Despite a recent proliferation of teaching innovations spurred by online learning, faculty innovators still face obstacles to their efforts. They lack the time and resources necessary for experimentation, or report no institutional support.
This study will help you identify the faculty innovators on your campus, reduce the risk of adopting new classroom techniques, and turn grassroots efforts to innovate into a priority. Explore the abstract below, then download the complete publication for 14 strategies to help change the campus conversation on teaching and learning.
Where are the innovators?
Innovations in teaching and learning have proliferated in recent years as faculty members have tested techniques from flipped classrooms and videoconferencing to team-taught interdisciplinary courses. Despite the momentum, however, many faculty members still face barriers to adopting new techniques. Only 12% of faculty say they have the time and resources to develop learning innovations, while only 8% say their institutional leaders are effective in supporting changes in instruction.
Pioneering faculty innovators often operate in isolation, out of view of administrators and even their own colleagues. This knowledge gap hampers the spread of high-impact techniques. When academic leaders are not familiar with faculty innovators, they miss opportunities to leverage the best teaching strategies for the courses that could benefit most, such as courses with high DFW rates.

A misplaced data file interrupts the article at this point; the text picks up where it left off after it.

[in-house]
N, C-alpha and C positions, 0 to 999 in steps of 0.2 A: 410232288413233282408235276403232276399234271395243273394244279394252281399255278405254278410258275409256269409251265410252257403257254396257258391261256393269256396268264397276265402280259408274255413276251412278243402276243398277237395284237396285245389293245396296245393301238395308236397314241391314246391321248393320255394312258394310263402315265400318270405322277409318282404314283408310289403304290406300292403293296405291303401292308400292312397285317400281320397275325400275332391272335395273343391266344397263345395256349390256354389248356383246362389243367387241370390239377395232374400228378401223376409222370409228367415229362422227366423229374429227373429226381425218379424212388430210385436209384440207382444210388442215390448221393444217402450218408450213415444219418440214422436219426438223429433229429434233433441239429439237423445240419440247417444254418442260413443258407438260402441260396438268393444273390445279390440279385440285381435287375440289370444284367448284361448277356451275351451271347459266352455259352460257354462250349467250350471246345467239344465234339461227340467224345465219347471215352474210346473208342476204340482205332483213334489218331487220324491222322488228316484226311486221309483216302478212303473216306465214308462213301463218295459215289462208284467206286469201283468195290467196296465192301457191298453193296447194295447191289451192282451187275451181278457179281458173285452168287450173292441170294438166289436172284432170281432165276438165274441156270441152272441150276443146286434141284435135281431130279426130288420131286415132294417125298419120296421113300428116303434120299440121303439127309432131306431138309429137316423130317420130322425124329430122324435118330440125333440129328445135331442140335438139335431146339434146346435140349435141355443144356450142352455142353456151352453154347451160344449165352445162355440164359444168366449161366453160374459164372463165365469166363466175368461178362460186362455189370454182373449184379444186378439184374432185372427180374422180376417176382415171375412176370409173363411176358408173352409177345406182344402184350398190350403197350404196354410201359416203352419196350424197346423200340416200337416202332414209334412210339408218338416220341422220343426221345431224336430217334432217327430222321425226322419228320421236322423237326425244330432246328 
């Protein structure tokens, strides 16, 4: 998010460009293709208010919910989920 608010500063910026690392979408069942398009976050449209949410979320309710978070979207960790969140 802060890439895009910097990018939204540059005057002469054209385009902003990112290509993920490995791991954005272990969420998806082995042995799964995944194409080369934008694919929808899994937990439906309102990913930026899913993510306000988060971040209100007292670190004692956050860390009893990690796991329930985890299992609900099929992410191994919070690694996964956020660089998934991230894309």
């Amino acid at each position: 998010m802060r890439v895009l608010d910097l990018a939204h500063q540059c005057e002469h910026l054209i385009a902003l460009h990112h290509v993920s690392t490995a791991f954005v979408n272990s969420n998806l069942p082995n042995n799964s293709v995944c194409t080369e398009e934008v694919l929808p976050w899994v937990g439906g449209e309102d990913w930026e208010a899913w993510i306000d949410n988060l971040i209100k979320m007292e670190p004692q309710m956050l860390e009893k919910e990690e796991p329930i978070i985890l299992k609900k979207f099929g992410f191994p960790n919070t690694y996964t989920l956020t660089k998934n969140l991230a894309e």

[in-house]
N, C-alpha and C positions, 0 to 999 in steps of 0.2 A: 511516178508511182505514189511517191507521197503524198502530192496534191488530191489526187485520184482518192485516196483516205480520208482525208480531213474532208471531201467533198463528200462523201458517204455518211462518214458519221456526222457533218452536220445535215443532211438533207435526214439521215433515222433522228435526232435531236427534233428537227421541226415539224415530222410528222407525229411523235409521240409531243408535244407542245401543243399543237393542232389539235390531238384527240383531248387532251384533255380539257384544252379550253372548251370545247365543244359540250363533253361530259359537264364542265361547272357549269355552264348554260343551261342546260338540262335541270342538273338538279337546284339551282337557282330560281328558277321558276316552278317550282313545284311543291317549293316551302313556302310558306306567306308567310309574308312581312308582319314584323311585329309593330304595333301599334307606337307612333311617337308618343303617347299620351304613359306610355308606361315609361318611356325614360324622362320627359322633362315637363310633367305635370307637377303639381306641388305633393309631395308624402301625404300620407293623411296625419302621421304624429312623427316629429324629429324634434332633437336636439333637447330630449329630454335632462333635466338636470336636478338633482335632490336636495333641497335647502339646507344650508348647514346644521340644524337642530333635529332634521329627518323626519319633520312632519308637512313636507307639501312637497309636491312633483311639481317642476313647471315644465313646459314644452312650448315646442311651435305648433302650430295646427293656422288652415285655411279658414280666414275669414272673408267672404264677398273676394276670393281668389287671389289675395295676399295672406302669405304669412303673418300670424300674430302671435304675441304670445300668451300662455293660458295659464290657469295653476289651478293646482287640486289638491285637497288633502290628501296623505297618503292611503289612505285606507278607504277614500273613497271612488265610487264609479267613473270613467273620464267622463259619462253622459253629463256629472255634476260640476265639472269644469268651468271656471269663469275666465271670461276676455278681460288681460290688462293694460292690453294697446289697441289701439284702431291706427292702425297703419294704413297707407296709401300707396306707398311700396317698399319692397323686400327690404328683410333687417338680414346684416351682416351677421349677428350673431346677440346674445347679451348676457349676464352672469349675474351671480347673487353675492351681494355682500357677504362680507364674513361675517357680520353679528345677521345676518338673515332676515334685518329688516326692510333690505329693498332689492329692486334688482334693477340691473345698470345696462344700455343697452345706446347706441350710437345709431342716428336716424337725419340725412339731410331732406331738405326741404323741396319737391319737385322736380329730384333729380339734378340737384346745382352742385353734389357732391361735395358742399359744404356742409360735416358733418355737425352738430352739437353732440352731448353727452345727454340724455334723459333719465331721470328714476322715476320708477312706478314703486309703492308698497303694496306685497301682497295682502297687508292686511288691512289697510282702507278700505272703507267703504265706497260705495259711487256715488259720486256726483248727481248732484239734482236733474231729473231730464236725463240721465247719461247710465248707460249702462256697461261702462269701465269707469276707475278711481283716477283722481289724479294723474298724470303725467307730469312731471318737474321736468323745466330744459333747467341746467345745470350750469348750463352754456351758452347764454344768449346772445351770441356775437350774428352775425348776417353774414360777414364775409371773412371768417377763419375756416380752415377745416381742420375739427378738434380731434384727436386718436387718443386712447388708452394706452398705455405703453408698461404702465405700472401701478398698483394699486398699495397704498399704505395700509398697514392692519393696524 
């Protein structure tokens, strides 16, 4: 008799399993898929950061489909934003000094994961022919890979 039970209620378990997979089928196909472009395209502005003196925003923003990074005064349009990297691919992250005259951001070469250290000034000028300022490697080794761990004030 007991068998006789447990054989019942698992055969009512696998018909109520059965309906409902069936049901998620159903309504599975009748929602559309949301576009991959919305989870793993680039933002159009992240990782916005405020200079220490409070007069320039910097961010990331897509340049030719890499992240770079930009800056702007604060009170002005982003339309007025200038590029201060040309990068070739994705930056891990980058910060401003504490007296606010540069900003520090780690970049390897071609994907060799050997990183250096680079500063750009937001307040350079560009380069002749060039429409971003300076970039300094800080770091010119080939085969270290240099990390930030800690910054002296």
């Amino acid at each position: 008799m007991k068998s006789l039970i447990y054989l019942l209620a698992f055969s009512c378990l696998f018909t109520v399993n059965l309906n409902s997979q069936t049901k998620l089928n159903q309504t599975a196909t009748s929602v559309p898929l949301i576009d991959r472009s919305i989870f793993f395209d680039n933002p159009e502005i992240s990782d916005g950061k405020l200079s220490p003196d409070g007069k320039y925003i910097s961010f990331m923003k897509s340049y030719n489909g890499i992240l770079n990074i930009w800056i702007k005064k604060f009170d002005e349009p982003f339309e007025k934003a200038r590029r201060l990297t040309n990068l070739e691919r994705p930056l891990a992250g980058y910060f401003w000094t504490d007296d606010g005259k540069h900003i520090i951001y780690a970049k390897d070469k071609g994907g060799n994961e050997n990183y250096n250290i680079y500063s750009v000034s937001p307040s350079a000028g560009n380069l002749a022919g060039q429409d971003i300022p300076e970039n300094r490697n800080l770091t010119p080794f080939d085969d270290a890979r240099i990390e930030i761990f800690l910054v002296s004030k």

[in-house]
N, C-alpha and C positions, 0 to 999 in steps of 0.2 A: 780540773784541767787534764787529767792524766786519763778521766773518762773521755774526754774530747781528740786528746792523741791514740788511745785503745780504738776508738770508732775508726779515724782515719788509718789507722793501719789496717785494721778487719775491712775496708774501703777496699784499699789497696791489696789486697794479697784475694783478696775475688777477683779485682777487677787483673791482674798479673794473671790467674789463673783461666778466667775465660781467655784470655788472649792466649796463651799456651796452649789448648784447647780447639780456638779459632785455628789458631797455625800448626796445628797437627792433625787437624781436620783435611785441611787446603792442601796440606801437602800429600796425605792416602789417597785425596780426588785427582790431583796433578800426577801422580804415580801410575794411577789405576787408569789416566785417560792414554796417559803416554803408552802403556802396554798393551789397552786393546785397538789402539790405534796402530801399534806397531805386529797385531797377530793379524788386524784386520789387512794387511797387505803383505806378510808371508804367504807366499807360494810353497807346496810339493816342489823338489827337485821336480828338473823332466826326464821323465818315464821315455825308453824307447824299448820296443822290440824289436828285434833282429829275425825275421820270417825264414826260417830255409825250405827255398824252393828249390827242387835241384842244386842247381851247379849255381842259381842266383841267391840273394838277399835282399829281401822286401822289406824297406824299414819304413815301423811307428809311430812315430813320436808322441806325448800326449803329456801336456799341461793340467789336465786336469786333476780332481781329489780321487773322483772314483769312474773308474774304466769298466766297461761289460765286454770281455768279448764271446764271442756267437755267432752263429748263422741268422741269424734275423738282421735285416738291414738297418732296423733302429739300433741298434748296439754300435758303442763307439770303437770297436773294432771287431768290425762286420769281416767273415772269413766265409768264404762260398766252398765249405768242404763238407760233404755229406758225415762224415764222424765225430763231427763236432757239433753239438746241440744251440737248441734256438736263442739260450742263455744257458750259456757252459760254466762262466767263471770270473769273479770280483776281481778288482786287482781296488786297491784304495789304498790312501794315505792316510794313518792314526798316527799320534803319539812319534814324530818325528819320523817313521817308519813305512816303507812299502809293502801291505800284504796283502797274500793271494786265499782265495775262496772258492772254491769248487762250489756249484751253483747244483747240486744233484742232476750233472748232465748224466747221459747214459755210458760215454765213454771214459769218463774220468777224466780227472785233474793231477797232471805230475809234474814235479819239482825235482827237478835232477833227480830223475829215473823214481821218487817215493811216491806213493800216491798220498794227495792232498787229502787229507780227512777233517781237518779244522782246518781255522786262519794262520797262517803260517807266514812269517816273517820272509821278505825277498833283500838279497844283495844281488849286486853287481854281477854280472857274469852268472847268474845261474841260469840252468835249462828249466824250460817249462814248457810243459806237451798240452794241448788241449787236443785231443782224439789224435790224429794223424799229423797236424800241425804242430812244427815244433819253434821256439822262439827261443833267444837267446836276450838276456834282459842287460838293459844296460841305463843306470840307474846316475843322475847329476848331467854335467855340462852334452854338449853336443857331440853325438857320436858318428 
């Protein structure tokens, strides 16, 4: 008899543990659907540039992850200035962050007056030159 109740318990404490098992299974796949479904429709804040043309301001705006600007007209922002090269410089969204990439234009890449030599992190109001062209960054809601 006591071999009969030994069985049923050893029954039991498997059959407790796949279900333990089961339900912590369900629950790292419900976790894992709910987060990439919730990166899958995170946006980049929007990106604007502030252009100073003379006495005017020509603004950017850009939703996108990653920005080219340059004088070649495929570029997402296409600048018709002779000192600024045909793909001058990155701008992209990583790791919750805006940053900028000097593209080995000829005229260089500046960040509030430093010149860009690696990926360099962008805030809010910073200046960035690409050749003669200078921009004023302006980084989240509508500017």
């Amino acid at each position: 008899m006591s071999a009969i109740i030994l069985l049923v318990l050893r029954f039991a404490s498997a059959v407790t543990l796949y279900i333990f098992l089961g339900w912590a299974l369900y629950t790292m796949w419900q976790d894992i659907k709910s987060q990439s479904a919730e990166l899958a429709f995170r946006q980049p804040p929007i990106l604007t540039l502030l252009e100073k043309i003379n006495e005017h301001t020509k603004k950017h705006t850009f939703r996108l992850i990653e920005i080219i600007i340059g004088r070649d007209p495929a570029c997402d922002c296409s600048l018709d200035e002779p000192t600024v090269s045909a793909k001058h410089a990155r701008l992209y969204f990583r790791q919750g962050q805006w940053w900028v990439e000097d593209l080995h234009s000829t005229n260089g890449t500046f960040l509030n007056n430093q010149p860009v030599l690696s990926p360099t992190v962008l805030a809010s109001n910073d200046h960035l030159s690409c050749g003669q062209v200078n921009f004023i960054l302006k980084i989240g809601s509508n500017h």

Perceived risks of adoption
Adoption of innovation lags because faculty members worry about three types of risk they incur:
- Pedagogical risk - Even the best-tested techniques will not work in their classroom
- Technological risk - The technologies at the heart of learning innovations will break, disrupting teaching
- Social risk - Colleagues may judge them for exploring "frivolous" teaching strategies
Academic leaders can help faculty overcome these anxieties with strategies that include low-stakes test runs of innovative techniques, targeted IT support, and faculty advocates and mentors.
Establish innovation as a priority
To truly impact student learning, academic leaders must channel successful innovations to where they are most needed on campus and make it easier for faculty to opt in to learning innovations. Because new pedagogies are just beginning to spread, it is difficult to evaluate their impact. As more and more faculty explore new techniques, however, the academic culture at their institutions will shift to elevate learning innovation to a position of primary importance.
The 14 best practices in the remainder of this study will help you identify, support, and sustain faculty innovators on your campus.
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Learning Innovations Toolkit